It’s not easy to stop a robocaller.
The Federal Communications Commission has levied millions of dollars in fines for tricking consumers with spoofed calls. Phone companies like Verizon Communications Inc. and AT&T Inc. offer call-blocking tools and are working with law enforcement to crack down on scammers. Still, the number of robocalls received yearly are in the billions and rising.
After failing at least a dozen times to pass legislation to address the problem, Congress is considering a measure with good prospects of passage. The bipartisan TRACED Act (S. 151) by Sens. John Thune (R-S.D.) and Ed Markey (D-Mass.) would increase the FCC’s enforcement authority against illegal robocallers and mandate the adoption of call authentication systems. The bill has the backing of the commission as well as both industry and consumer groups.
The question some telecom attorneys have is how effective the bill can be.
“Giving the FCC more enforcement power is not going to help because the people making these calls are covering their tracks quite well and probably aren’t going to pay the fines anyway,” Charles H. Kennedy, partner at Wilkinson Barker Knauer LLP and senior adjunct fellow at technology think tank TechFreedom, told Bloomberg Law.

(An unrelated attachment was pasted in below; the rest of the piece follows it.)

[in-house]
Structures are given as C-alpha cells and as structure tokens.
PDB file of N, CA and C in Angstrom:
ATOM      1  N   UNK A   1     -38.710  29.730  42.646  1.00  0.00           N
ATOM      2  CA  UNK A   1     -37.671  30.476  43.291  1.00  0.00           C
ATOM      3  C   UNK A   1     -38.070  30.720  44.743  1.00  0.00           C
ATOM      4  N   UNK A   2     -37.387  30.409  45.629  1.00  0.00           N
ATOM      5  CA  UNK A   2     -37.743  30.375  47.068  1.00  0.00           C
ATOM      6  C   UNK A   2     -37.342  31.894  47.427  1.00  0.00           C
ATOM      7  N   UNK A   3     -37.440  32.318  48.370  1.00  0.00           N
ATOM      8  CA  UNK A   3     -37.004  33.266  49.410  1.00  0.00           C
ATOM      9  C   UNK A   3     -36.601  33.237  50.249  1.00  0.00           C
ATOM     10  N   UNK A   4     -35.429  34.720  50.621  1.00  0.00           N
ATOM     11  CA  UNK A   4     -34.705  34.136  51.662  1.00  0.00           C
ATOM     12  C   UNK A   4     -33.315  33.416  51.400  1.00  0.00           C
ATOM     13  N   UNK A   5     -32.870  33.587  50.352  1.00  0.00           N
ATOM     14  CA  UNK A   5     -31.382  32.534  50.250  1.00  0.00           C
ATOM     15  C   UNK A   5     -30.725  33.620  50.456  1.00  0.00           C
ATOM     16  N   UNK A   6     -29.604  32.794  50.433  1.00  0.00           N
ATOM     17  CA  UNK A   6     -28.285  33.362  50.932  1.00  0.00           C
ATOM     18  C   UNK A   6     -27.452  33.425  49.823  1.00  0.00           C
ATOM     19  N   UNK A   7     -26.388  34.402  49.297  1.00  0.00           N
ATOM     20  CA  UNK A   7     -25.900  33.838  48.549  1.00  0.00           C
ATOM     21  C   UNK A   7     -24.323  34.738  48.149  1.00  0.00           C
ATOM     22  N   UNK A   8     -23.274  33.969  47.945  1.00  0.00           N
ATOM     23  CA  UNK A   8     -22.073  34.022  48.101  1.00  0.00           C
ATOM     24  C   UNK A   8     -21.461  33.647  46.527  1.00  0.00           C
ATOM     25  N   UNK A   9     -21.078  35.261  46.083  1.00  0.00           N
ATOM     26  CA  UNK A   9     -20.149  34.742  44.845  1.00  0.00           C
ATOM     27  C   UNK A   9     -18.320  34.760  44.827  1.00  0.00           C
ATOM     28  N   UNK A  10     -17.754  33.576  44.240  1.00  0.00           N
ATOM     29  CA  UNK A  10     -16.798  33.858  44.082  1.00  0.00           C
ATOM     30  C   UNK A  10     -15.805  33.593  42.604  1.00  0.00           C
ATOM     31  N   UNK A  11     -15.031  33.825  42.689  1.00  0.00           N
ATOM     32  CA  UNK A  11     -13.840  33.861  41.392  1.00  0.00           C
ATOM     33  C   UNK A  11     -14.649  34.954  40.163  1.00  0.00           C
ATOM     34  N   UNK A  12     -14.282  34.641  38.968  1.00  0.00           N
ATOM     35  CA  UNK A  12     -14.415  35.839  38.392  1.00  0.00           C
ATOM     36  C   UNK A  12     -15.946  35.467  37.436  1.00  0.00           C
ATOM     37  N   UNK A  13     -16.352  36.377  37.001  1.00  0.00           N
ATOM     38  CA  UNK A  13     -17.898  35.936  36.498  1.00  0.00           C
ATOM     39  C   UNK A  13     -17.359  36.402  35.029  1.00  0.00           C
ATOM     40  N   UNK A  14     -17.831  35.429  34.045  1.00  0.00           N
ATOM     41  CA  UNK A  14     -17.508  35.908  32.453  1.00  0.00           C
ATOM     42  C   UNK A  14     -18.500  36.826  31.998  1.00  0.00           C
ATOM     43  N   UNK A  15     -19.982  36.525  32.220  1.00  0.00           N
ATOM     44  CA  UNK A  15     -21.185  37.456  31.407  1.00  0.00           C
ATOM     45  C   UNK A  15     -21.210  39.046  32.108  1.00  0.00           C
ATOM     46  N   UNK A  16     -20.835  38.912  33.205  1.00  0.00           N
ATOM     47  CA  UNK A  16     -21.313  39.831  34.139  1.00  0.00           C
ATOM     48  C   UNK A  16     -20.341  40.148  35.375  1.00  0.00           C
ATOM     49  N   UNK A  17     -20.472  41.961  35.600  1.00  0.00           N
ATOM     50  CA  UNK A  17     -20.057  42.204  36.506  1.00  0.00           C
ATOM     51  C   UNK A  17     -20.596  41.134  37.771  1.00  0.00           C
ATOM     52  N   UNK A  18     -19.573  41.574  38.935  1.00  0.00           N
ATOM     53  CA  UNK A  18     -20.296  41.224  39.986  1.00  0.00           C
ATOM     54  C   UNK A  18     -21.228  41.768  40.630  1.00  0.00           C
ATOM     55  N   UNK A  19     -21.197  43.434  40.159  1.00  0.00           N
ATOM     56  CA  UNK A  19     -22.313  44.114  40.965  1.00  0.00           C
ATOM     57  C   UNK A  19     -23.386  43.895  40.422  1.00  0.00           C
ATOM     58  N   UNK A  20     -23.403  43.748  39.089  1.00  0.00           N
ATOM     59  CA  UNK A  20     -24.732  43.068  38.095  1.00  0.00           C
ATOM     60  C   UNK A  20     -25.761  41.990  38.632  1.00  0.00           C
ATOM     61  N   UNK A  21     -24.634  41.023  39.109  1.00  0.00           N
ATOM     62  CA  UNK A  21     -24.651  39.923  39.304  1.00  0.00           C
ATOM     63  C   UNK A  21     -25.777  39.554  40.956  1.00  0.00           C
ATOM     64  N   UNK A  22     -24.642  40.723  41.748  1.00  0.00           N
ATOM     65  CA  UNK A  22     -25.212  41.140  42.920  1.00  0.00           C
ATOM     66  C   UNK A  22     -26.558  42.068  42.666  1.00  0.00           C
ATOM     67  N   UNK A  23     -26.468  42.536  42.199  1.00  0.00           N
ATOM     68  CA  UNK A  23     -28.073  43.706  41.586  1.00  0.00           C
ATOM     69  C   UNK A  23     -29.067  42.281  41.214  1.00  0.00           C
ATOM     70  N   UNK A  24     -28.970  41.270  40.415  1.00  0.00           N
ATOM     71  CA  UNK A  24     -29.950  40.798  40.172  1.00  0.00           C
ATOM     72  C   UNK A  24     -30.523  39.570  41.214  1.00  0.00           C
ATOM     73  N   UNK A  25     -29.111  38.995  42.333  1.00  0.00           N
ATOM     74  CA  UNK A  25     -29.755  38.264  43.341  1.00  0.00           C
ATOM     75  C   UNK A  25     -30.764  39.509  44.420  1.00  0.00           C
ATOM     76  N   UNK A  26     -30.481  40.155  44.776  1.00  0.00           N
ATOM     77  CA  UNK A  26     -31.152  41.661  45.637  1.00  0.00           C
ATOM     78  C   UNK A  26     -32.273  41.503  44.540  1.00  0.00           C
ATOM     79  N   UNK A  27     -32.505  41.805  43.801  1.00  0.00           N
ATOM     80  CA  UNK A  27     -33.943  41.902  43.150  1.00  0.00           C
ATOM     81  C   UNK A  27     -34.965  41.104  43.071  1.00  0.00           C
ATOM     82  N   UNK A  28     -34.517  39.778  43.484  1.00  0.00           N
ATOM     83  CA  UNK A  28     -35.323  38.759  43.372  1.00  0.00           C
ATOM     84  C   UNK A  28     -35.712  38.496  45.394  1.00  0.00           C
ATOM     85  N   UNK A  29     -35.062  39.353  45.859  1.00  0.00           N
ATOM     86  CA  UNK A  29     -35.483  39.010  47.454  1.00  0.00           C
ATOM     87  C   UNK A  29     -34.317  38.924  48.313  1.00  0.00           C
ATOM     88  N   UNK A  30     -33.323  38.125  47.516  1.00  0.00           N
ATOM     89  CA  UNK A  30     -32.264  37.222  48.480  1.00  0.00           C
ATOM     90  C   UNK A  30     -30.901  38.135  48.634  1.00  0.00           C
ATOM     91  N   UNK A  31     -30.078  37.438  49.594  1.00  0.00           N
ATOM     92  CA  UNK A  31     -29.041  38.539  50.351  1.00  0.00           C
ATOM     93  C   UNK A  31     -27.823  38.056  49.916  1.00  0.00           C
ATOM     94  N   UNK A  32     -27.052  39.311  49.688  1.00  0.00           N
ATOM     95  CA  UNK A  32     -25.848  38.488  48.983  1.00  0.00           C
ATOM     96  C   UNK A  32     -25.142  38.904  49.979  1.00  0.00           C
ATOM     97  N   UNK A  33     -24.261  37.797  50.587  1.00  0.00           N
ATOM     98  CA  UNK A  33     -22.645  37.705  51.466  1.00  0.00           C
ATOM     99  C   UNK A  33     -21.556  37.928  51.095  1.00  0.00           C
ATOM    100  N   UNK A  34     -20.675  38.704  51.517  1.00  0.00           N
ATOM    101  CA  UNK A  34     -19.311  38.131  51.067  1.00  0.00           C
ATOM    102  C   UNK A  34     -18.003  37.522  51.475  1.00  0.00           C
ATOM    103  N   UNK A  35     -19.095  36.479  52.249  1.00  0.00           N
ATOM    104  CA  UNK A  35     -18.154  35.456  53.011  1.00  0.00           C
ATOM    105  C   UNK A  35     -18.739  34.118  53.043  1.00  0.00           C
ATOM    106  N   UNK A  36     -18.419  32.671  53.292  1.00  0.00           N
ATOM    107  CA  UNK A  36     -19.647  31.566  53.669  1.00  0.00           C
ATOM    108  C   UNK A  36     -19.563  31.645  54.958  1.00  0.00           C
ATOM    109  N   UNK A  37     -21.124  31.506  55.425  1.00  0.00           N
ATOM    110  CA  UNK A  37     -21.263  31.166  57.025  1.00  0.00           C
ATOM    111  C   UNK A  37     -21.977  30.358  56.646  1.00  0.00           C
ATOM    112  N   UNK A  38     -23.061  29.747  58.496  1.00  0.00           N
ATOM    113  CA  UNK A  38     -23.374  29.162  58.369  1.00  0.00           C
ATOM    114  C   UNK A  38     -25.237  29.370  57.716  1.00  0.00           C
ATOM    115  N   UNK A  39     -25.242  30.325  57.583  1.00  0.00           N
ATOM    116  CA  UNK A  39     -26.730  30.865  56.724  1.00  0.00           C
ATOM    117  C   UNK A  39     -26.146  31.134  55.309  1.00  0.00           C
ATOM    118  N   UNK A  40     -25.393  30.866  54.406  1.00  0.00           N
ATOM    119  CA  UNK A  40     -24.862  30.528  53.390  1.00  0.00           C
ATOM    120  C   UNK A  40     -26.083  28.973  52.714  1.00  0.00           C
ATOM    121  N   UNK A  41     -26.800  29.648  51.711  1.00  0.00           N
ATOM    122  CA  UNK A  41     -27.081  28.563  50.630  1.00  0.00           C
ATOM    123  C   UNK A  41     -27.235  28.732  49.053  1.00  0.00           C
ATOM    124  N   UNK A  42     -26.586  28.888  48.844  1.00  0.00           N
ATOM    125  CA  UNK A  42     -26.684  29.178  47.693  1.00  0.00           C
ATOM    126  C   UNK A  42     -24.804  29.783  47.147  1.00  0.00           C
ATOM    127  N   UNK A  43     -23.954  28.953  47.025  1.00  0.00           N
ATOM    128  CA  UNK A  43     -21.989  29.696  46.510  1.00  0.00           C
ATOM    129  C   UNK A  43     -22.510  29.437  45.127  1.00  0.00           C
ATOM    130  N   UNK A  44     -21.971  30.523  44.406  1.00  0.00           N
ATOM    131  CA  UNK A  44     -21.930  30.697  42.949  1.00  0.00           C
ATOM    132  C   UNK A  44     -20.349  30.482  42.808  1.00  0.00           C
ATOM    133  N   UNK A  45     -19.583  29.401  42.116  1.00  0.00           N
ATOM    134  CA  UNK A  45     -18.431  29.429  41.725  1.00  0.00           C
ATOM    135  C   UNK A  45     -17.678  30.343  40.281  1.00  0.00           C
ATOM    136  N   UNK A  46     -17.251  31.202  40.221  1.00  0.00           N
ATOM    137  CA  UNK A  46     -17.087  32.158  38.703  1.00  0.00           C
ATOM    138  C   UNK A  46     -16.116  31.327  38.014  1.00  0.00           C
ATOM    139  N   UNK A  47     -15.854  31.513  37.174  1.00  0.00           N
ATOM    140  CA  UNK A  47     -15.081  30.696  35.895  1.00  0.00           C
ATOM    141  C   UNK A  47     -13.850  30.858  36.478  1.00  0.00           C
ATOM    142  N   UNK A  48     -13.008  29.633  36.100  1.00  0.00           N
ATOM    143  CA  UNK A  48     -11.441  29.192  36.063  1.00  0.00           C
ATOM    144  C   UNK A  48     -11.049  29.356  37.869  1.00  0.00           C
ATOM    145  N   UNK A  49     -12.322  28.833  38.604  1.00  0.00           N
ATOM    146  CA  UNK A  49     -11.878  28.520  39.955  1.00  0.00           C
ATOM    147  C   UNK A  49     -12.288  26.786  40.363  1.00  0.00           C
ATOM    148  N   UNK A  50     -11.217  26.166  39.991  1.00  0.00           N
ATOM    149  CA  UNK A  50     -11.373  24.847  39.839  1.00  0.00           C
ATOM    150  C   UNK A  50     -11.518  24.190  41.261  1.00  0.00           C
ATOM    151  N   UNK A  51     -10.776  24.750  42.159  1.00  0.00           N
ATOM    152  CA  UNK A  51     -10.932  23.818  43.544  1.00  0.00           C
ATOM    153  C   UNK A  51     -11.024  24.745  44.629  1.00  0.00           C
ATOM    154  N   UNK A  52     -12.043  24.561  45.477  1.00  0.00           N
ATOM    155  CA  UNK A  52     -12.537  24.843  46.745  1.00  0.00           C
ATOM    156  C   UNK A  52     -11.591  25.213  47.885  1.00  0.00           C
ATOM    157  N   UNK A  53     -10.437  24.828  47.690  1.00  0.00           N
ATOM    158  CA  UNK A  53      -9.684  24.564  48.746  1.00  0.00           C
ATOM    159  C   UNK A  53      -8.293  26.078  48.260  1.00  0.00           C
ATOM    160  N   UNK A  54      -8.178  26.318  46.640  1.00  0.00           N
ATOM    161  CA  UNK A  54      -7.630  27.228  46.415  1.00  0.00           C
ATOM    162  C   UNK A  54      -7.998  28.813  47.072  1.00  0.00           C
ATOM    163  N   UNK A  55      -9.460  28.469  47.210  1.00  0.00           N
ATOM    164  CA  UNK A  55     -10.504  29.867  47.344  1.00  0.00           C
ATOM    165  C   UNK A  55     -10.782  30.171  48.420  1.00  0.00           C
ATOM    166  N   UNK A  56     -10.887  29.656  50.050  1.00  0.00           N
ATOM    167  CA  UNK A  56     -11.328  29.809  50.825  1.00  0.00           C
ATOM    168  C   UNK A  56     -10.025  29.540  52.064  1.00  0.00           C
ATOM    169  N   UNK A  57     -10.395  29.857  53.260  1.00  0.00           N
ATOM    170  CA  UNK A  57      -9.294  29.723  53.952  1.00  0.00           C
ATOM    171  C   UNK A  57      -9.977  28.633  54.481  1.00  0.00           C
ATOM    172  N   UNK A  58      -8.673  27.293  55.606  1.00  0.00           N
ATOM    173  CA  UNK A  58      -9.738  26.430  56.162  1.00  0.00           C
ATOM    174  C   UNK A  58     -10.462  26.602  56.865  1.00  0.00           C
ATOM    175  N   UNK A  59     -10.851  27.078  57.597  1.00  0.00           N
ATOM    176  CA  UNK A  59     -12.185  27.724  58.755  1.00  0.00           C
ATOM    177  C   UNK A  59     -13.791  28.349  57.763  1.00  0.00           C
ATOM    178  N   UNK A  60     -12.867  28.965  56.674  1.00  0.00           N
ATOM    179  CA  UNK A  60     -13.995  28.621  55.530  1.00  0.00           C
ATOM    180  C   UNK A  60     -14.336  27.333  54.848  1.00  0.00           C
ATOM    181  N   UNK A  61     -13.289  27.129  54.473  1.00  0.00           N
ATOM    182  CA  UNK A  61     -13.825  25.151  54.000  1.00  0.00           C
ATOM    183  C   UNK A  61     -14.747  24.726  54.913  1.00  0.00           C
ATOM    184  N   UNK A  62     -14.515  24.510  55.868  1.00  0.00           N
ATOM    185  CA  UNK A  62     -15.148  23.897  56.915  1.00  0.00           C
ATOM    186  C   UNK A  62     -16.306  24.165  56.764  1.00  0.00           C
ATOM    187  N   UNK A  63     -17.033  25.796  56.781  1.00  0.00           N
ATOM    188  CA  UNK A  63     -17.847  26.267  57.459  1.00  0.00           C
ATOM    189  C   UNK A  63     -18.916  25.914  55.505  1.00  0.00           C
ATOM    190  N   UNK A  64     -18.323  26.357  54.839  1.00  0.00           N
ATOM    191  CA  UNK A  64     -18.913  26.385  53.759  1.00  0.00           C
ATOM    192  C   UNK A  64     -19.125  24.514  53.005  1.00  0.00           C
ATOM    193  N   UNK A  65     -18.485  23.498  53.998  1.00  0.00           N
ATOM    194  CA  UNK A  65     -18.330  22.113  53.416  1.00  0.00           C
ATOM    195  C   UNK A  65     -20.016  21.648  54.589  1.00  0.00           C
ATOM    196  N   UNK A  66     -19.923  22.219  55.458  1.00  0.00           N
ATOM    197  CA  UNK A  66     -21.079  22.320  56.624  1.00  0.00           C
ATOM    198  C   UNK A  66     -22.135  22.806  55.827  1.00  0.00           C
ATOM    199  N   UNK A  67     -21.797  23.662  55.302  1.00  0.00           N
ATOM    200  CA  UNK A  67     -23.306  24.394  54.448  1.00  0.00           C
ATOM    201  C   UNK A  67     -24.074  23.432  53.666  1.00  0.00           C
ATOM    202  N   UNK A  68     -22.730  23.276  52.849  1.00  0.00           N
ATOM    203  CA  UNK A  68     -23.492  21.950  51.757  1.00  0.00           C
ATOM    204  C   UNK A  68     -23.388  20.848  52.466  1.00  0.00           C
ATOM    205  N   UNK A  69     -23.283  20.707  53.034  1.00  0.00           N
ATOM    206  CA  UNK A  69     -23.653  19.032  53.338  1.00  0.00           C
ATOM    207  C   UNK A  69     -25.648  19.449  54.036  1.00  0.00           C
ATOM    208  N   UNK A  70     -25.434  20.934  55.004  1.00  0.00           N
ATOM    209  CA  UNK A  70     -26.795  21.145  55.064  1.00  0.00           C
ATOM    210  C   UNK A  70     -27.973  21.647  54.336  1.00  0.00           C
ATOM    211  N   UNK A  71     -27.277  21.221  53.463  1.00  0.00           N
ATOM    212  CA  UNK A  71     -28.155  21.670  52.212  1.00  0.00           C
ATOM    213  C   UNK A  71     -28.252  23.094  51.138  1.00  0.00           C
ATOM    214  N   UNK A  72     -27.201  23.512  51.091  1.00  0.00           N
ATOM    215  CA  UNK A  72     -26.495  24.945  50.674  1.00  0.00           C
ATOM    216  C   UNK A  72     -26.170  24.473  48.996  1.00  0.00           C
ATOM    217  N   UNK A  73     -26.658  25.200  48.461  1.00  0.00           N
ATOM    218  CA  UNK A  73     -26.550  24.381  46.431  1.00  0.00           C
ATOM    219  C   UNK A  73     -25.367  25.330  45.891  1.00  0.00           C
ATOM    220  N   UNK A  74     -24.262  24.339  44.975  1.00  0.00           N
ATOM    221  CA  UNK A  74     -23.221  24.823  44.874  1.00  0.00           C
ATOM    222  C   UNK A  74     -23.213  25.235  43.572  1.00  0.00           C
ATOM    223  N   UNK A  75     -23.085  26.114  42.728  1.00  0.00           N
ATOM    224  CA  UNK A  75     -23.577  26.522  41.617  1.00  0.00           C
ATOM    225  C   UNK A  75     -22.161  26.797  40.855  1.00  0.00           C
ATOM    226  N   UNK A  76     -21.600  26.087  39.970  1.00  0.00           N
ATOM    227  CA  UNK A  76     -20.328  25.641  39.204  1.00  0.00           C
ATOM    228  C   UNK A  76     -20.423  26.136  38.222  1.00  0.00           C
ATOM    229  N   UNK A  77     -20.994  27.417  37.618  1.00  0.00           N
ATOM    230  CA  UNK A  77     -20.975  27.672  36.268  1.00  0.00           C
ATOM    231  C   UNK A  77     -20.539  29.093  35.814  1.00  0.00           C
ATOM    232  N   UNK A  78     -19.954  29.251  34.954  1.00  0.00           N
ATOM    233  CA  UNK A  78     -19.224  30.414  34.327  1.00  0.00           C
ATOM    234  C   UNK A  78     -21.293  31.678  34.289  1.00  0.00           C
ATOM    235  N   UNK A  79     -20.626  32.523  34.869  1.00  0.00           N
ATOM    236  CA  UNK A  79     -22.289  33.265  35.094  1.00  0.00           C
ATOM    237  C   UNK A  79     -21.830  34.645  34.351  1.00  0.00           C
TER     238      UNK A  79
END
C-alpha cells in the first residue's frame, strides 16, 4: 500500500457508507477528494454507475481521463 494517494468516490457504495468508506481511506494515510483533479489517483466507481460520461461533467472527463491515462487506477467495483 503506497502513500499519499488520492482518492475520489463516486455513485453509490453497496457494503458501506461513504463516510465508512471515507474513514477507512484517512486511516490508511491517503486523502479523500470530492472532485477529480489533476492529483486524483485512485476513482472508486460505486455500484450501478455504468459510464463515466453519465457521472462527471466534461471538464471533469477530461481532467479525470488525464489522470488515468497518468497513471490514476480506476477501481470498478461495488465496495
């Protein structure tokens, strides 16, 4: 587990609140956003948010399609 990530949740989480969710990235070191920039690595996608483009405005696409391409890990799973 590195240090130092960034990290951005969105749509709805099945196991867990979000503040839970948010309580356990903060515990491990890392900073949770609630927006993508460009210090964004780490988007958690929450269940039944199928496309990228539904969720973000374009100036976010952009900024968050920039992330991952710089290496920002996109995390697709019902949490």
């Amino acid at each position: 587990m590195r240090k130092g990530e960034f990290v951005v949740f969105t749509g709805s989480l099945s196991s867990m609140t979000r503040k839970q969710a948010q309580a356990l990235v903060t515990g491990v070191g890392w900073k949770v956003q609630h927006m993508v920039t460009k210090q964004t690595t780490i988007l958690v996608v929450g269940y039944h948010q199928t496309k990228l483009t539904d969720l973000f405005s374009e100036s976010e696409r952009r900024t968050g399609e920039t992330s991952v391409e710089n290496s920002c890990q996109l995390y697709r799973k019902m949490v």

Consumers have received 47.8 billion robocalls in 2018, according to an estimate from YouMail, an Irvine, Calif.-based company that develops robocall-blocking software. That’s up from 30.5 billion in 2017 and 29.1 billion in 2016. The FCC said in a February report that it saw more than 230,000 robocall complaints in 2018, an increase from 185,000 the year before.
“It’s so easy to make a huge amount of robocalls,” YouMail CEO Alex Quilici told Bloomberg Law. A host of websites allow people to enter a pre-paid credit card and send out millions of calls without requiring any identification, he said.
The TRACED Act may be the first robocall bill in years to make it through Congress, which has struggled to craft measures that balance consumer and business interests. At least a dozen different robocall measures have been introduced since 2015 with none passing, according to data compiled by Bloomberg Government.